China Denies Plans to Build Monitoring Station

Beijing has denied reports that it is preparing to construct an environmental monitoring station on disputed waters in the South China Sea claimed by Manila. The initial report by the state-run Hianan Daily quoted Sansha mayor Xiao Jie as saying China would start preparatory operations for various monitoring stations on numerous islands including the Scarborough Shoal.

Foreign Ministry spokesman Hua Chunying denied these reports claiming “With regards to the Scarborough Shoal, China’s position is consistent and clear. We place great importance on Sino-Philippine relations.”

Some analysts, however, are skeptical of China’s intentions and believe the construction of such a station could boil Philippine relations after they’ve recently recovered.

“Data on water salinity and atmospheric conditions at sea, for example, is not only useful for furthering public knowledge,” explains Collin Koh, a research fellow Nanyang Technological University. “It could also be used to plan and execute military operations.”

Philippine Justice Minister Vitaliano Aguirre said on Monday that Manila would file a complaint against China’s supposed work on the Shoal.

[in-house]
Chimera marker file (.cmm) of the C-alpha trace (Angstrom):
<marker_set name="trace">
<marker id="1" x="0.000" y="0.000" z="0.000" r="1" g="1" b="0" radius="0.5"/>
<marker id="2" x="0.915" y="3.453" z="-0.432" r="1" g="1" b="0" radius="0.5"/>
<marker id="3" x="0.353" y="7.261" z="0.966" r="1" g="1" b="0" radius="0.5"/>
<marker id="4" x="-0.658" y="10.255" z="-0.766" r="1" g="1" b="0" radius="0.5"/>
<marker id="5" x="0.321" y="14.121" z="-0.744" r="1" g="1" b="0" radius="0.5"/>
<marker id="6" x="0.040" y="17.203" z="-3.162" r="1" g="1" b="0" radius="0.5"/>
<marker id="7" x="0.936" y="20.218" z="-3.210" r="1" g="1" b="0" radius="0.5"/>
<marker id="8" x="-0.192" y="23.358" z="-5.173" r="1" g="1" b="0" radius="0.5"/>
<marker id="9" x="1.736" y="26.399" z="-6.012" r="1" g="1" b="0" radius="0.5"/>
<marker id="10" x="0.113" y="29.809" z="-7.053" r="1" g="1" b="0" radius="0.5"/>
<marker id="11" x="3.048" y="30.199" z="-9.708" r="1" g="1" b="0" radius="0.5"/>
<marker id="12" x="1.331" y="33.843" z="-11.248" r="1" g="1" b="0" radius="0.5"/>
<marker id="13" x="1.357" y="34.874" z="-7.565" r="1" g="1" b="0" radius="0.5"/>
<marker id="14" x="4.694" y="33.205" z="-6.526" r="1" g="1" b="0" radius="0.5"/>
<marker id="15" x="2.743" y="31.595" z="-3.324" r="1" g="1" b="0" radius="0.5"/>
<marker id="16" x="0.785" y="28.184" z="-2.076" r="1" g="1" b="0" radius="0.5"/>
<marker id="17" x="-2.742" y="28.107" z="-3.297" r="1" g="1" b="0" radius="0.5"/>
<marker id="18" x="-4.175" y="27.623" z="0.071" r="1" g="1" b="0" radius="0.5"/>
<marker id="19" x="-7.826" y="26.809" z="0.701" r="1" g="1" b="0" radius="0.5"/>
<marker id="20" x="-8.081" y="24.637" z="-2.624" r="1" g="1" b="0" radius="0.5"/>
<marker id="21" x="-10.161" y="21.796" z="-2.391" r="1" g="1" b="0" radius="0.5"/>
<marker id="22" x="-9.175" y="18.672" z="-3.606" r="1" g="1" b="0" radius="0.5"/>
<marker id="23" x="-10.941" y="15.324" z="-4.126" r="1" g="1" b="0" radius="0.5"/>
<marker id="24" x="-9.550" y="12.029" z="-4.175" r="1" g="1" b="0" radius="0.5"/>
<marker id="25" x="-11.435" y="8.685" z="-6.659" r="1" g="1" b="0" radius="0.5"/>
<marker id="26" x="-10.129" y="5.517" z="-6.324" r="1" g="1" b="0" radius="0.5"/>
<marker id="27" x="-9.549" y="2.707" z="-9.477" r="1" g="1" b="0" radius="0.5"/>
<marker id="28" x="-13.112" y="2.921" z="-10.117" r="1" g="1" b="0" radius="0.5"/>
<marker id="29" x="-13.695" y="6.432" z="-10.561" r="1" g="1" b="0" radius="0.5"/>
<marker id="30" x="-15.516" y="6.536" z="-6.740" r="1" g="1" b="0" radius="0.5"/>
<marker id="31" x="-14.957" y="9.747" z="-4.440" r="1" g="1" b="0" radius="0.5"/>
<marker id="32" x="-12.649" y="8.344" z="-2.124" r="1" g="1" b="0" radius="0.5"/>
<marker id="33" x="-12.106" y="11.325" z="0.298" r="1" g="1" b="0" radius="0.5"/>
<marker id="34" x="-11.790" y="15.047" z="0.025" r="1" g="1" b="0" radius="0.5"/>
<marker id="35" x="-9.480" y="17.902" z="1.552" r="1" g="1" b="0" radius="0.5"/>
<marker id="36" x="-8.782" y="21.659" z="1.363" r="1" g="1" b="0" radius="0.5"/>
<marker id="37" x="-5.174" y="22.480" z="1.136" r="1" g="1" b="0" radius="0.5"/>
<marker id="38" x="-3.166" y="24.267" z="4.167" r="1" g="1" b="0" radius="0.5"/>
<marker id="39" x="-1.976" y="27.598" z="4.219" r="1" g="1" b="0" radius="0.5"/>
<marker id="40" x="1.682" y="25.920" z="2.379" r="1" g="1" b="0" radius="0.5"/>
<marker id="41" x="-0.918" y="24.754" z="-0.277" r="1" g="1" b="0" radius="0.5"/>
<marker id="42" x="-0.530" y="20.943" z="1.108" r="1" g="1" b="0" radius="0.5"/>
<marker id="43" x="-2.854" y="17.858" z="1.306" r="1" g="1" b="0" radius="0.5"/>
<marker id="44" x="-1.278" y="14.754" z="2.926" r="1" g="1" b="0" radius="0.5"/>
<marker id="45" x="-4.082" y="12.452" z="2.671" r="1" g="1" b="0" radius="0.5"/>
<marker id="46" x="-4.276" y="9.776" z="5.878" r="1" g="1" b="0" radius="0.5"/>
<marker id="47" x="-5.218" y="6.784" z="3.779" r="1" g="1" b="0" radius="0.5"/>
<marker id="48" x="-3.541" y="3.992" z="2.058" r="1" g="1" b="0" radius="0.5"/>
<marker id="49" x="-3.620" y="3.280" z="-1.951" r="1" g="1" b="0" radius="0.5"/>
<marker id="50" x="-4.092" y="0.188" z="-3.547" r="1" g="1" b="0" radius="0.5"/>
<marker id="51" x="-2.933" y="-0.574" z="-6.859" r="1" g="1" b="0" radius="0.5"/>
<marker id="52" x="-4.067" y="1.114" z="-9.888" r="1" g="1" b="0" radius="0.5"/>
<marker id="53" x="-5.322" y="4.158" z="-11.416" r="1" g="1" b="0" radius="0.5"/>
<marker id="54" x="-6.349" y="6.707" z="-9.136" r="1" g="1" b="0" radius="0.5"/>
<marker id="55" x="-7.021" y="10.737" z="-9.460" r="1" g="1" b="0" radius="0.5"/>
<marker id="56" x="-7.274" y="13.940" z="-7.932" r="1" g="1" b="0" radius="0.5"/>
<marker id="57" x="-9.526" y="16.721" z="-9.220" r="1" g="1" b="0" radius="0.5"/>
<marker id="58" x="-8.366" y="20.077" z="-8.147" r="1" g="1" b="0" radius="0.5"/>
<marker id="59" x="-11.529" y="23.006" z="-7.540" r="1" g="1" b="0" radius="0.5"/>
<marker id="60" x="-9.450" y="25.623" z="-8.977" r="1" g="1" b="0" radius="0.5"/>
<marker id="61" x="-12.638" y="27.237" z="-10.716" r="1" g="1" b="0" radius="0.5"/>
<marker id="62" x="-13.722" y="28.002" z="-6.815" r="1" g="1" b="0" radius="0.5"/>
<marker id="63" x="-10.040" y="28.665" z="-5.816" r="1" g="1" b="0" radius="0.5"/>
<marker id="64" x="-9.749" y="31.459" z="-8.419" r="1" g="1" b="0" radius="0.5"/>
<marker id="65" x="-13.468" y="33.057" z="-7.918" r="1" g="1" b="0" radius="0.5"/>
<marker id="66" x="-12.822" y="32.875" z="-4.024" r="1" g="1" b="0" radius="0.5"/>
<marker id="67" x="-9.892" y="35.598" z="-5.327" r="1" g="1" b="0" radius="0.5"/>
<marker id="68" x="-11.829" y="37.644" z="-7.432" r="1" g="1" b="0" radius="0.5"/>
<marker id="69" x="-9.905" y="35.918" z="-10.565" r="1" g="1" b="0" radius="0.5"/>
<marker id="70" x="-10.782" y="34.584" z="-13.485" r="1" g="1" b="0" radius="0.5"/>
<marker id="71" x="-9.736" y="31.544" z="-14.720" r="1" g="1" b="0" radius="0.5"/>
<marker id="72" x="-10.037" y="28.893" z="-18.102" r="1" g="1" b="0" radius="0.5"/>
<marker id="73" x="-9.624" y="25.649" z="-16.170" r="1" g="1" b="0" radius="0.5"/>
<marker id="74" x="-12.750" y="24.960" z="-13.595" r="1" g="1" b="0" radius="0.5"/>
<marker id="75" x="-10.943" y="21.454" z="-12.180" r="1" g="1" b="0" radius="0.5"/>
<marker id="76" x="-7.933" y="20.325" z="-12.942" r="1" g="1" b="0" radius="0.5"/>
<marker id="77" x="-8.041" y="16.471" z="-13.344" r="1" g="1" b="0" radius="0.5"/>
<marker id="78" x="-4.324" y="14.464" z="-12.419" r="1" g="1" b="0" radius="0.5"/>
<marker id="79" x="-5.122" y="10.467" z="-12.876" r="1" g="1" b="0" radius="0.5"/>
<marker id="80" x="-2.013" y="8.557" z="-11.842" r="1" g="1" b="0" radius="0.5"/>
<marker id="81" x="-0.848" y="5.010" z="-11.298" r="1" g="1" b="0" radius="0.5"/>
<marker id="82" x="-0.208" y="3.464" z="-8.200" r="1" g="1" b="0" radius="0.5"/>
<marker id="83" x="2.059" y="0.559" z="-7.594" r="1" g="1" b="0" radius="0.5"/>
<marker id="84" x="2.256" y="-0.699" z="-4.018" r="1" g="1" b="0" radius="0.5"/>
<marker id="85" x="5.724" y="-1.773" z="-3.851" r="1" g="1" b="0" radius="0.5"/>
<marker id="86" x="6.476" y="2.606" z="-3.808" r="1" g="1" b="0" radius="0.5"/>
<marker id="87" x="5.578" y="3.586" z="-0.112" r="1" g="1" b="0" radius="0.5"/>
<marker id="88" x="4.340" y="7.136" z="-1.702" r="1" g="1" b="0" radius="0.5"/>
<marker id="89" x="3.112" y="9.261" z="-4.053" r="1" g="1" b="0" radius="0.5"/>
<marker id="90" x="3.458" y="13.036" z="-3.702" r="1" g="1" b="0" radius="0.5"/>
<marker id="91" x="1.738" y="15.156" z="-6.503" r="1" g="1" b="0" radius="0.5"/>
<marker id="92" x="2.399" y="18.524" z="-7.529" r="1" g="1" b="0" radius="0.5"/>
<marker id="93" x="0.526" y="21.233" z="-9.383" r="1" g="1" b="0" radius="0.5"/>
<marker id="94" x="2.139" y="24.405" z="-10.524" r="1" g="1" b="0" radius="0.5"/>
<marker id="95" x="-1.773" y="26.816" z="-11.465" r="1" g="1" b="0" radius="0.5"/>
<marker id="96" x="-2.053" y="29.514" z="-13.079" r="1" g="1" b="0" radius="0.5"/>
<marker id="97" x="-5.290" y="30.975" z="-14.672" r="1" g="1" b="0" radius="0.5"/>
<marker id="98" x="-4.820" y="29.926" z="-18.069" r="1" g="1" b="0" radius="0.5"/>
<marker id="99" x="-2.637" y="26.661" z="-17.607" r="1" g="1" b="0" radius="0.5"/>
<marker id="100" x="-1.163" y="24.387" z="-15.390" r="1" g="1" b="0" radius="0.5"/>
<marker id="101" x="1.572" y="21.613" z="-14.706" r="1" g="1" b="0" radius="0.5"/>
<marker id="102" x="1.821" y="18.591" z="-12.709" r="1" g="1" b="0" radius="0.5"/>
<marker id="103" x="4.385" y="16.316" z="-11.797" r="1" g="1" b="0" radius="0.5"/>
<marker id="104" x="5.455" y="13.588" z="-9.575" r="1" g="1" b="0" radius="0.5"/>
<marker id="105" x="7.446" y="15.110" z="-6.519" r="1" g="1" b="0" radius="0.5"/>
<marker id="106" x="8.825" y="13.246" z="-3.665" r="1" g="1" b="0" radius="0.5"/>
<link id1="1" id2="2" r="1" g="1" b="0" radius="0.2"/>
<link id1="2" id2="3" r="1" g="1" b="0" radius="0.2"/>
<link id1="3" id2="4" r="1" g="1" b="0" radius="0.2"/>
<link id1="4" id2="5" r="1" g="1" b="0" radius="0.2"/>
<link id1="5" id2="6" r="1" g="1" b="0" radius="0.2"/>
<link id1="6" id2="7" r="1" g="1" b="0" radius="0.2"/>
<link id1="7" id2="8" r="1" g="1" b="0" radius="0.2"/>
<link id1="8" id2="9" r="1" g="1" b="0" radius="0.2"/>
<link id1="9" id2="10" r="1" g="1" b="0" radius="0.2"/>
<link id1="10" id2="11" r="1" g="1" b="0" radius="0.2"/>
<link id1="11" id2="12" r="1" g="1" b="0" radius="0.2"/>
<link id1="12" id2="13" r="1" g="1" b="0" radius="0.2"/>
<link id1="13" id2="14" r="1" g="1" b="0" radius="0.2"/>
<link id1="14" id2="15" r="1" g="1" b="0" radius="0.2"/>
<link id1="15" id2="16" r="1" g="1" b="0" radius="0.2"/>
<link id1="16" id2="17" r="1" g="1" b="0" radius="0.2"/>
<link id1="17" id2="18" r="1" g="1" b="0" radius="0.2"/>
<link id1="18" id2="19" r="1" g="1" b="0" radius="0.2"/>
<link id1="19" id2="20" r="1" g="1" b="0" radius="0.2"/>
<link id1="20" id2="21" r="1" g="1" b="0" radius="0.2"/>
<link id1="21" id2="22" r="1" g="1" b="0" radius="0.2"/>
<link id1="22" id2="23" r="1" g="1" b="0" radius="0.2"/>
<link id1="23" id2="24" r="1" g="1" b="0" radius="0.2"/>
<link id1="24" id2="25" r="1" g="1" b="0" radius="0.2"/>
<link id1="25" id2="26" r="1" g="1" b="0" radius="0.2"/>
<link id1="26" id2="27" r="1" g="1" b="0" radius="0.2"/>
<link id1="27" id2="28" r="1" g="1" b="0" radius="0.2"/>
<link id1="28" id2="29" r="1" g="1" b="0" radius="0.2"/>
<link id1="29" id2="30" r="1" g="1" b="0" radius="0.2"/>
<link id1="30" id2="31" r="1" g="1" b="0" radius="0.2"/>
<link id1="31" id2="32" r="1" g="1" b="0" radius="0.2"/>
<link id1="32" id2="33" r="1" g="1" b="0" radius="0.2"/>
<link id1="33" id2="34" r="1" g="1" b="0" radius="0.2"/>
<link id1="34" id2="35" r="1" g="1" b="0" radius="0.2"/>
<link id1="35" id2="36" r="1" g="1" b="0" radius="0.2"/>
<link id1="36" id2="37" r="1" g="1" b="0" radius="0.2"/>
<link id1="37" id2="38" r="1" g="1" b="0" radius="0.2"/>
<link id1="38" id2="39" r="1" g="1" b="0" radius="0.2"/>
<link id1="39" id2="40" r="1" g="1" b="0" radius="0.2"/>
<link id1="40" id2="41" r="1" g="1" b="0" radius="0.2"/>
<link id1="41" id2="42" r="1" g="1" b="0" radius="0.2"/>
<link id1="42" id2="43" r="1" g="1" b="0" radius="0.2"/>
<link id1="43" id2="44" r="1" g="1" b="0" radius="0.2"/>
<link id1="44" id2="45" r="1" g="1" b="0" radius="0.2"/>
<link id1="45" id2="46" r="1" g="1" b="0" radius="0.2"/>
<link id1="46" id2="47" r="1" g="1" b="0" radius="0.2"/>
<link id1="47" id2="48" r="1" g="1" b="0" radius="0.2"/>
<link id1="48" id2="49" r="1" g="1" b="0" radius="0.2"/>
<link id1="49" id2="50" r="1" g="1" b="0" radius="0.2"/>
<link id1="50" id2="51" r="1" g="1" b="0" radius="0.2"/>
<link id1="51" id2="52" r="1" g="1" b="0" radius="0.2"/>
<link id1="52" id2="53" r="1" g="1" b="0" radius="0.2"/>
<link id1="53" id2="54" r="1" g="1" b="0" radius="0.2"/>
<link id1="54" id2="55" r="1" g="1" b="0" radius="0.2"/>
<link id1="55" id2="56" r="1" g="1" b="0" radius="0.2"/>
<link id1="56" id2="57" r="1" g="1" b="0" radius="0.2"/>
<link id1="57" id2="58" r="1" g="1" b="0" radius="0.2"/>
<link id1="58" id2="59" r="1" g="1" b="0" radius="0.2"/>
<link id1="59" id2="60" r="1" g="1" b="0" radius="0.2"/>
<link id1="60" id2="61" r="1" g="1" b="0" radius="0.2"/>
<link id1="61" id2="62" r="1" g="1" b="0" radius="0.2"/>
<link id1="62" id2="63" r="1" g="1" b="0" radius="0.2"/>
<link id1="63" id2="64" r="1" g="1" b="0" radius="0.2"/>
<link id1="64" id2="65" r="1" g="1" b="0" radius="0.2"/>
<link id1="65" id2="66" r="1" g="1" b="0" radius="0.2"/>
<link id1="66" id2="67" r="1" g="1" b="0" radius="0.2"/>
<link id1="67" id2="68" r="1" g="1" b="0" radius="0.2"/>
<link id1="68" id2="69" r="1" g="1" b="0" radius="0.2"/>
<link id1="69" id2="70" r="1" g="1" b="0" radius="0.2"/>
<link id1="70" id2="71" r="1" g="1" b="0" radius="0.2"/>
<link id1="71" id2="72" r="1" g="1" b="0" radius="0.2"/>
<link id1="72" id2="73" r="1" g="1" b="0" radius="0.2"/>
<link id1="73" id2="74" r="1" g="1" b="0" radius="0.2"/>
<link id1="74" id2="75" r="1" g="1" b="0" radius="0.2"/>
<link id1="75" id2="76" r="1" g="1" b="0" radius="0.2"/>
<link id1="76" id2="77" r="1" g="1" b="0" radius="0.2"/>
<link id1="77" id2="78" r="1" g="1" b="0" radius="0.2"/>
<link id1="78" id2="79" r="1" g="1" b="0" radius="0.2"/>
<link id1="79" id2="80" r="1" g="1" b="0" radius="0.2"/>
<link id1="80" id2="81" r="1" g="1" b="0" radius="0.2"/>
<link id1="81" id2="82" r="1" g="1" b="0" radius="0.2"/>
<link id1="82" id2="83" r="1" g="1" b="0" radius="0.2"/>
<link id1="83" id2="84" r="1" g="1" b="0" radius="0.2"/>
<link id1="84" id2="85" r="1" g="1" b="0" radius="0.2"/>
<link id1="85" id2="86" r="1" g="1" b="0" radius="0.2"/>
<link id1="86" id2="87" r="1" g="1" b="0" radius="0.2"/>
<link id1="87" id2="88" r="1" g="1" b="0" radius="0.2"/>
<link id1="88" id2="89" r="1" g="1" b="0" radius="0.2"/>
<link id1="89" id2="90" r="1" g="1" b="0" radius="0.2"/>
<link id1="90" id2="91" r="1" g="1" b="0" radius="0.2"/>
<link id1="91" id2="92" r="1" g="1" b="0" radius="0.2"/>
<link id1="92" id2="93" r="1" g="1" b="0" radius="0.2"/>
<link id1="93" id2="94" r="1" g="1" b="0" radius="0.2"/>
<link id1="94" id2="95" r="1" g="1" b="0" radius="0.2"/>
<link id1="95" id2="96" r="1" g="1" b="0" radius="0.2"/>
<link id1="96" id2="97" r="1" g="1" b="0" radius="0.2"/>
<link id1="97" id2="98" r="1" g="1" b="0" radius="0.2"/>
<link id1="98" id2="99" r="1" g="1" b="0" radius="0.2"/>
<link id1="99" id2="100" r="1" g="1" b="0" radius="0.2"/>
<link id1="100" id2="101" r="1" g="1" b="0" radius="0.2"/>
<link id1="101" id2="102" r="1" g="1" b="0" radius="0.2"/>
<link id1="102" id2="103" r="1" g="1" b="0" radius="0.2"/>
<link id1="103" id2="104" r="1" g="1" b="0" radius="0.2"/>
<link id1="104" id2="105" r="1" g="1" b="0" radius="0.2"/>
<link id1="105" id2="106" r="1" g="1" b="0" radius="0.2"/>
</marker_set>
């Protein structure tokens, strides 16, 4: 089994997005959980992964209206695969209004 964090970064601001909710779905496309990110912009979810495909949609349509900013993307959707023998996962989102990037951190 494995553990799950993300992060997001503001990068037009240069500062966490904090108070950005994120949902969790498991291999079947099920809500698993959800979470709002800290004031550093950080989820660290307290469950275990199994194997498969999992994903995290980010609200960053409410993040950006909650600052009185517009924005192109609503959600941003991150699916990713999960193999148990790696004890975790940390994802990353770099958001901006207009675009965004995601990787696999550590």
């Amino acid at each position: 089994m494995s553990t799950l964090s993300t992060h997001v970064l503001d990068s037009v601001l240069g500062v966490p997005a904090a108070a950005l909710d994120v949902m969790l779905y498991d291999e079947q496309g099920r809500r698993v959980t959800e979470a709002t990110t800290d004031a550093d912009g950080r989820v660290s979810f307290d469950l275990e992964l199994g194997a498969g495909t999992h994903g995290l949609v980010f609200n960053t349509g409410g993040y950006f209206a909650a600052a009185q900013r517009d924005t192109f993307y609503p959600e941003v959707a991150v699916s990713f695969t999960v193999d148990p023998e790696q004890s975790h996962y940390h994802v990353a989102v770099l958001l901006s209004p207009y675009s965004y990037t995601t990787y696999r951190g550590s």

China is continuing to test its neighbors with its construction of artificial islands on contested waters in the South China Sea, where pieces of territory are claimed by Brunei, Malaysia, the Philippines and Vietnam. The region is strategic waterway which sees trillions of dollars’ worth of ship-borne goods pass.

The US think tank Asia Maritime Transparency Initiative released satellite imagery it claimed showed that China had installed missiles and radars on these waters.

Beijing has also dragged the U.S. into the mix as former President Obama sent in Naval forces to defend freedom of navigation in the South China Sea. Relations remain mixed at best under President Donald Trump. However, he is expected to meet his Chinese counterpart Xi Jinping within the next month.

About Andrew Burke 145 Articles
Editor-in-Chief Andrew Burke is a lifelong aficionado of all things Chinese. He studied Mandarin while living in Taiwan for six years and now works as a digitization specialist at the Yenching Library, which specializes in Asian books and documents, at Harvard University where he also studies topics related to China, Chinese, Asia and foreign affairs.